Jan 09, 2012 New Media, New Civil Society, and Politics in a New Age | The Communication Initiative Network. New Media, New Civil Society, and Politics in a New Age | The Communication Initiative Network. Posted by Kris Rampersad ...http://kris-rampersad.blogspot.com/
Demokrissy: T&T politics: A new direction? - Caribbean360 Oct 01, 2010 http://kris-rampersad.blogspot.com/
Oct 20, 2013 Choosing the Emperor's New Troops. The dilemma of choice. Voting is supposed to be an exercise in thoughtful, studied choice. Local government is the foundation for good governance so even if one wants to reform the ... http://kris-rampersad.blogspot.com/
Old Casked Rum: The Emperor's New Tools#1 - Demokrissy - Blogger
Apr 07, 2013 Old Casked Rum: The Emperor's New Tools#1 - Towards Constitutional Reform in T&T. So we've had the rounds of consultations on Constitutional Reform? Are we any wiser? Do we have a sense of direction that will drive ...http://kris-rampersad.blogspot.com/
Demokrissy: Valuing Carnival The Emperor's New Tools#2
Apr 30, 2013 Valuing Carnival The Emperor's New Tools#2....http://kris-rampersad.blogspot.com/
See Also:
Demokrissy: Winds of Political Change - Dawn of T&T's Arab Spring
Jul 30, 2013 Wherever these breezes have passed, they have left in their wake wide ranging social and political changes: one the one hand toppling long time leaders with rising decibels from previously suppressed peoples demanding a ...http://kris-rampersad.blogspot.com/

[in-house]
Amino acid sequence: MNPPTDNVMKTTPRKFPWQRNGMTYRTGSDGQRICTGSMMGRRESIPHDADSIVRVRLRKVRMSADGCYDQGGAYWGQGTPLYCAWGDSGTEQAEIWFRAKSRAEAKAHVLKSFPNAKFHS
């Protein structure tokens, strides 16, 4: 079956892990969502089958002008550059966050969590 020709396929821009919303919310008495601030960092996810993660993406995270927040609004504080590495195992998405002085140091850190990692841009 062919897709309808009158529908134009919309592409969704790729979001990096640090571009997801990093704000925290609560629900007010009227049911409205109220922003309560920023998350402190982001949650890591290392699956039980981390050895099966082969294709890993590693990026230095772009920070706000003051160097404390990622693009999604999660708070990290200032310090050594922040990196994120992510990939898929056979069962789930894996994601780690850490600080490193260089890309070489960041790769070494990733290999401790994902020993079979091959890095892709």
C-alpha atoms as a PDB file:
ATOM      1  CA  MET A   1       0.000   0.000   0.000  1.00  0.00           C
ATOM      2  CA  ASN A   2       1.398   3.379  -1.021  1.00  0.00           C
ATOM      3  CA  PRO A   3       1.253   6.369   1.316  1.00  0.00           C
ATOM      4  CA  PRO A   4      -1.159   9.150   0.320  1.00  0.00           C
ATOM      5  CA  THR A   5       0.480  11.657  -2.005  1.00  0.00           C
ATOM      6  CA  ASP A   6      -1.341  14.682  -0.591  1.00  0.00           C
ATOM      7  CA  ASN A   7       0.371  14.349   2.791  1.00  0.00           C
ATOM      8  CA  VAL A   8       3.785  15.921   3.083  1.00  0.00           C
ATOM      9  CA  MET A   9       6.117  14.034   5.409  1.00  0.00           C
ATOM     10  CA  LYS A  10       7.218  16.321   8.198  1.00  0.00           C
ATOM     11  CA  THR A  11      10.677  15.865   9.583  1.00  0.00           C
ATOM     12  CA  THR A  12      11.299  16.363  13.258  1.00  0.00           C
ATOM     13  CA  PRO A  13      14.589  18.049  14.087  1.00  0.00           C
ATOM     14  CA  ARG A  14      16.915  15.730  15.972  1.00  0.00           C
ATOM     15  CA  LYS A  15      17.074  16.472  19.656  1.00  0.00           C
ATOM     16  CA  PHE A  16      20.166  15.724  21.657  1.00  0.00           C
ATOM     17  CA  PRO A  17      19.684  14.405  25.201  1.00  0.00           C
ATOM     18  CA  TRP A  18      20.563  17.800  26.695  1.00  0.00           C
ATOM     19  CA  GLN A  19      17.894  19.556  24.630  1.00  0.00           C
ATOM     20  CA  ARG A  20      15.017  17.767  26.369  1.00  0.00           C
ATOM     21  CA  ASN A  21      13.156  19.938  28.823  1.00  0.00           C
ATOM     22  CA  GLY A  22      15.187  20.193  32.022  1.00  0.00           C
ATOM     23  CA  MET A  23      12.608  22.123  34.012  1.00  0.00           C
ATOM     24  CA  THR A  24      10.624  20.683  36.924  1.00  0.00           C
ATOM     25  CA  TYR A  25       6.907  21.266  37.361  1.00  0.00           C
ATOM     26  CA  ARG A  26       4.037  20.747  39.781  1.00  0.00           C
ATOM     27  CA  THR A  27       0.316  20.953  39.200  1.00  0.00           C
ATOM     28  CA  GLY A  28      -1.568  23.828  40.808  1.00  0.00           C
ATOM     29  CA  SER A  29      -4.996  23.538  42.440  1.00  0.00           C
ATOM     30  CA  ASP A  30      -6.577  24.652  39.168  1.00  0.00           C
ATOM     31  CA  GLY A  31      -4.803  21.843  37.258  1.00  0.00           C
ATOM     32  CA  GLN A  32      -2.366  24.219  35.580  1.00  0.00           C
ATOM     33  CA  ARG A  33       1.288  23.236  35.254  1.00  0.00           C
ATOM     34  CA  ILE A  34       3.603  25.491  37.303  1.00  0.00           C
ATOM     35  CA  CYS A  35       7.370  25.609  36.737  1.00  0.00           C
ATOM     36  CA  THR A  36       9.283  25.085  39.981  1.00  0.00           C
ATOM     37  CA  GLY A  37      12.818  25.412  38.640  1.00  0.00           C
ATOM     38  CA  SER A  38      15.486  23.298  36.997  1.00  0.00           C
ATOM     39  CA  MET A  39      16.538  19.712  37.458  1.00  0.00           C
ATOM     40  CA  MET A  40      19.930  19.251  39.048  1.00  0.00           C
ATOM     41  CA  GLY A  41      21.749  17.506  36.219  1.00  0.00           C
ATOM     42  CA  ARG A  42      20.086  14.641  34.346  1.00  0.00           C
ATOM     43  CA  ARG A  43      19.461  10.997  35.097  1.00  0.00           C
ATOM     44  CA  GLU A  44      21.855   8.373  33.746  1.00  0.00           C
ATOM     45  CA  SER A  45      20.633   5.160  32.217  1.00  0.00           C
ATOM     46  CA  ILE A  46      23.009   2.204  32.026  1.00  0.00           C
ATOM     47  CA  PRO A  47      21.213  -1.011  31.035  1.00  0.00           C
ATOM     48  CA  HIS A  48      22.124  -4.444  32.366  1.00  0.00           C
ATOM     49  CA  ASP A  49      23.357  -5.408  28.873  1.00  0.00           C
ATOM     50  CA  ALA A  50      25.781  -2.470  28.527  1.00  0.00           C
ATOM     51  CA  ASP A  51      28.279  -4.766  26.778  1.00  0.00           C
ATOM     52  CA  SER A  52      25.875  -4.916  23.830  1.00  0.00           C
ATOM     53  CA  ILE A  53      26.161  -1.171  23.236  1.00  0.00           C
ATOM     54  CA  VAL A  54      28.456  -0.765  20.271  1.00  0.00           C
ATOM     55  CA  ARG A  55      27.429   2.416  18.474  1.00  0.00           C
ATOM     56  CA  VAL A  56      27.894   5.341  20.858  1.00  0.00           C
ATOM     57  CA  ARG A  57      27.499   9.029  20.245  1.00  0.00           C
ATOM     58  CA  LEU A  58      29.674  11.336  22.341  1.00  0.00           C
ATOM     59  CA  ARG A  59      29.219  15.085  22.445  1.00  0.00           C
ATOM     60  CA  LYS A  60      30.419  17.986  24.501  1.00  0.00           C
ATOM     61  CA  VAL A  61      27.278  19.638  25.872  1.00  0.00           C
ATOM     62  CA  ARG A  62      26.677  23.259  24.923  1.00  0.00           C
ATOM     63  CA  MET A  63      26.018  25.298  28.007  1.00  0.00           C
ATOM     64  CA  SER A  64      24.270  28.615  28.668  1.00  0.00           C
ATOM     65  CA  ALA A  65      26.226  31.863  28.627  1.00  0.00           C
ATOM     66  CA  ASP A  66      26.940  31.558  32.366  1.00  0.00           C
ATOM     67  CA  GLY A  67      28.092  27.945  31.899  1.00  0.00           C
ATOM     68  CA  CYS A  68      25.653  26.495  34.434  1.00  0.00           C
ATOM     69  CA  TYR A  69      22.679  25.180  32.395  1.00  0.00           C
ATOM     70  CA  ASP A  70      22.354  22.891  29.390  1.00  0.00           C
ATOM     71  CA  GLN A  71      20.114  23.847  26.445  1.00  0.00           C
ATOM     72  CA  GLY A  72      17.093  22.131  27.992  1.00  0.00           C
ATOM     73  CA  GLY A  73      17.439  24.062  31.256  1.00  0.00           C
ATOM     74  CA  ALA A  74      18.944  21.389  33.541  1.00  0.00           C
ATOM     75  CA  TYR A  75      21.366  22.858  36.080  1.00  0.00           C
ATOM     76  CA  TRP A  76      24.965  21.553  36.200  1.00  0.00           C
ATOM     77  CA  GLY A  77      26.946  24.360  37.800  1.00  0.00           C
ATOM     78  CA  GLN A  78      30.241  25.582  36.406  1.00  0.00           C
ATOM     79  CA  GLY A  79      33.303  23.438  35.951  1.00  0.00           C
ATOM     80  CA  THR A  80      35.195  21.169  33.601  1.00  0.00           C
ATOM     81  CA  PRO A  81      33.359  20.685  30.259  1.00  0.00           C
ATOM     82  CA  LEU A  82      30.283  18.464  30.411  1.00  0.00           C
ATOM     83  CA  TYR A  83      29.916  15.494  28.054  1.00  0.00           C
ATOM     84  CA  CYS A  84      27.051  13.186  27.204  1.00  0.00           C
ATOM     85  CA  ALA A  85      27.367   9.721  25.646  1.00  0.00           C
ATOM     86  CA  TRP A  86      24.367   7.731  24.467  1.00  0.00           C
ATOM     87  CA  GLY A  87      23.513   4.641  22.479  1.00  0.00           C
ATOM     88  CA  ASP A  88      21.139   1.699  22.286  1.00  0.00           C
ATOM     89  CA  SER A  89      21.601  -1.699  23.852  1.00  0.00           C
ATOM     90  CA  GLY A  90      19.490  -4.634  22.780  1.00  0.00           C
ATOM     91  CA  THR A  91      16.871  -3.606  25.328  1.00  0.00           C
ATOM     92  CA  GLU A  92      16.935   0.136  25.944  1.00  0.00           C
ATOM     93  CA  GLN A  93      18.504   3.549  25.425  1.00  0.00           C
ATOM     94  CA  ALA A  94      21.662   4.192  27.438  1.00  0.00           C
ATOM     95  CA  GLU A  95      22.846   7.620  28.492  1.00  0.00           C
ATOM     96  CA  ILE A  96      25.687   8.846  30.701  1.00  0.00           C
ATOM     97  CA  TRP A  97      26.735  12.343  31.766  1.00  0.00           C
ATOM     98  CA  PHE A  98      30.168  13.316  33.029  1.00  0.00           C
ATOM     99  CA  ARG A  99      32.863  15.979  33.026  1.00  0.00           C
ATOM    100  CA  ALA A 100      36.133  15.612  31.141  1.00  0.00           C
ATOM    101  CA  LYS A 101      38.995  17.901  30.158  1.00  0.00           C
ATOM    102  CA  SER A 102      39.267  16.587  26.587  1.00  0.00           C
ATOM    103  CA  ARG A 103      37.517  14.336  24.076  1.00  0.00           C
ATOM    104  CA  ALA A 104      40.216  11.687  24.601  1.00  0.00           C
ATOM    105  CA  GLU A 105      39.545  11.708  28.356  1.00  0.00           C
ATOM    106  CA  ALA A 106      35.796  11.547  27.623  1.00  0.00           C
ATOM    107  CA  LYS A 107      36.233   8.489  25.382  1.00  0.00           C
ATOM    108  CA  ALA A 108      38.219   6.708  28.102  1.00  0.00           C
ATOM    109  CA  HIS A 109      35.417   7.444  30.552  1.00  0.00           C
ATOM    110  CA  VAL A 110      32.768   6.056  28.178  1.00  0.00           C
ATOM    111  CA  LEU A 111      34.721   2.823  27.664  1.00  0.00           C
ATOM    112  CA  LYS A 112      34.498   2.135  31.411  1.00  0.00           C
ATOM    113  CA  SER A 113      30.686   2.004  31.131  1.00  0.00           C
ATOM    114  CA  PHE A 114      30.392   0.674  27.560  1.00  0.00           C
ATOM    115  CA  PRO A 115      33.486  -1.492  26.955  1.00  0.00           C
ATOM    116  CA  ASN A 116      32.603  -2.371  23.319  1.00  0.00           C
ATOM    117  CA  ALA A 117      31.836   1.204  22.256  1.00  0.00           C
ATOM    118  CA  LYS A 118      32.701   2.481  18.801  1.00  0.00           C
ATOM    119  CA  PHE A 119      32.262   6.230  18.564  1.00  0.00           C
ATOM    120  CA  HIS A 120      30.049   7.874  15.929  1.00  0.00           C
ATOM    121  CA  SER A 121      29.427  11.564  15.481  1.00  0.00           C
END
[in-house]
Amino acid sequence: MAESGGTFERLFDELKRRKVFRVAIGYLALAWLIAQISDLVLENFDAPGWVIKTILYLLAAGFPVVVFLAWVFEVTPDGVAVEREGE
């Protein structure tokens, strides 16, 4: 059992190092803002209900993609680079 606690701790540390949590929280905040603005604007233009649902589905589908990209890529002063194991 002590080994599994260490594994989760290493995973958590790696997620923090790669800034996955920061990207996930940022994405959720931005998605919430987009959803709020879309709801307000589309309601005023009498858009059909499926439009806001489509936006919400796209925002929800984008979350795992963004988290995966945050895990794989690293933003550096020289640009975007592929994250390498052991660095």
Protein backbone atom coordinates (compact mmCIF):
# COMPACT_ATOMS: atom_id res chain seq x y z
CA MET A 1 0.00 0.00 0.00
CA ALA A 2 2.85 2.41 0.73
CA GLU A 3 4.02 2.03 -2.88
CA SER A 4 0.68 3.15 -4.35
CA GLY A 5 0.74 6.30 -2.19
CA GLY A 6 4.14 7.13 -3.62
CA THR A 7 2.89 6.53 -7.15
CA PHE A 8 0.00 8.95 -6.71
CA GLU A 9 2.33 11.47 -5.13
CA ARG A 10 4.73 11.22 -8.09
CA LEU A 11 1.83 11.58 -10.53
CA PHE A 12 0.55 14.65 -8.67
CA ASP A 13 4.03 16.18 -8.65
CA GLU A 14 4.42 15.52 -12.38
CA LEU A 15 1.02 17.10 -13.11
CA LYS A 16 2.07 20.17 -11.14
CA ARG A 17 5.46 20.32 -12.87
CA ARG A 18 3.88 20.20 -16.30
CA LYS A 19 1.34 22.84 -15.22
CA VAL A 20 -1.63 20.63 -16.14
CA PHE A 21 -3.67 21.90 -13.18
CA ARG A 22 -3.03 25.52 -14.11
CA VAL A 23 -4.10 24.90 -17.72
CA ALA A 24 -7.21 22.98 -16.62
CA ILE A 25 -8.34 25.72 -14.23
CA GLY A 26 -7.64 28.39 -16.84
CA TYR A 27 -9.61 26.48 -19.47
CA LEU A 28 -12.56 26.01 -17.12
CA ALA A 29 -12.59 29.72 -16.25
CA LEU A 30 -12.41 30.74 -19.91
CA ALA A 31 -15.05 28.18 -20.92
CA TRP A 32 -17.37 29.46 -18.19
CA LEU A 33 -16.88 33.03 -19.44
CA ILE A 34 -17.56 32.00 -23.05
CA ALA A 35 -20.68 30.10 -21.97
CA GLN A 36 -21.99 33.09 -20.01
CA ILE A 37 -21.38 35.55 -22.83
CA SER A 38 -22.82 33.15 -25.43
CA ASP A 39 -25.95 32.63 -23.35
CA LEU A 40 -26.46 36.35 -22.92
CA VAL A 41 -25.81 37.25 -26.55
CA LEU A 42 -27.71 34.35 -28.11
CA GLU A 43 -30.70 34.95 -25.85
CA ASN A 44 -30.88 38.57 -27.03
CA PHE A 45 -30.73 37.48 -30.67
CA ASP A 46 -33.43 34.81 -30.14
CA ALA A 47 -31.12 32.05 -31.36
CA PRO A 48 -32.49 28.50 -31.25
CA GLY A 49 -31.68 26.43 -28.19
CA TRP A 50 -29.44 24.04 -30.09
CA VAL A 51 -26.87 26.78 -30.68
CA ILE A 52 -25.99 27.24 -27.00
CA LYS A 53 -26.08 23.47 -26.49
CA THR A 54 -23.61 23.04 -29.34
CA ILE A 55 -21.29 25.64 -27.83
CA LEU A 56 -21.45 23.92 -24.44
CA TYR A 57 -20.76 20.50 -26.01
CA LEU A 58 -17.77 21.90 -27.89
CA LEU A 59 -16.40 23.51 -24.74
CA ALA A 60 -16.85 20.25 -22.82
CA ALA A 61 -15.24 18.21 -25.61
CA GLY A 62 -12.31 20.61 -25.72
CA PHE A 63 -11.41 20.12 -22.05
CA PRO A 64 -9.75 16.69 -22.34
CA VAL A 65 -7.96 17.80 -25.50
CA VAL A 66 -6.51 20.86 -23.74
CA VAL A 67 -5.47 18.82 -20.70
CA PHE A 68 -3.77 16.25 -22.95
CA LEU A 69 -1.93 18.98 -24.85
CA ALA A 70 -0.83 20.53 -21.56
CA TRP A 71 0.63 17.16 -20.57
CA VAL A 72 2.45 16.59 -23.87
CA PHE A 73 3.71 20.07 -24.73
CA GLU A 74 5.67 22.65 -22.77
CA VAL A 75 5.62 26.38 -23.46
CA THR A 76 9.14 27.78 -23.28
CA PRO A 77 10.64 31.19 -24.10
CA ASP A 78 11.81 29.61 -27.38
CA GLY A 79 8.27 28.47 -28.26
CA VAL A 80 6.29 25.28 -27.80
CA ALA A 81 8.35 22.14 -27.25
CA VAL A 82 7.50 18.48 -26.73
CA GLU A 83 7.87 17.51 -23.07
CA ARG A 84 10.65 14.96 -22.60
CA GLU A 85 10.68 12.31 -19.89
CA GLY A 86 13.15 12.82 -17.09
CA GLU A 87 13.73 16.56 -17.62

Demokrissy: Reform, Conform, Perform or None of the Above cross ...
Oct 25, 2013 Some 50 percent did not vote. The local government elections results lends further proof of the discussion began in Clash of Political Cultures: Cultural Diversity and Minority Politics in Trinidad and Tobago in Through The ...http://kris-rampersad.blogspot.com/
Demokrissy: Sounds of a party - a political party
Oct 14, 2013 They are announcing some political meeting or the other; and begging for my vote, and meh road still aint fix though I hear all parts getting box drains and thing, so I vex. So peeps, you know I am a sceptic so help me decide. http://kris-rampersad.blogspot.com/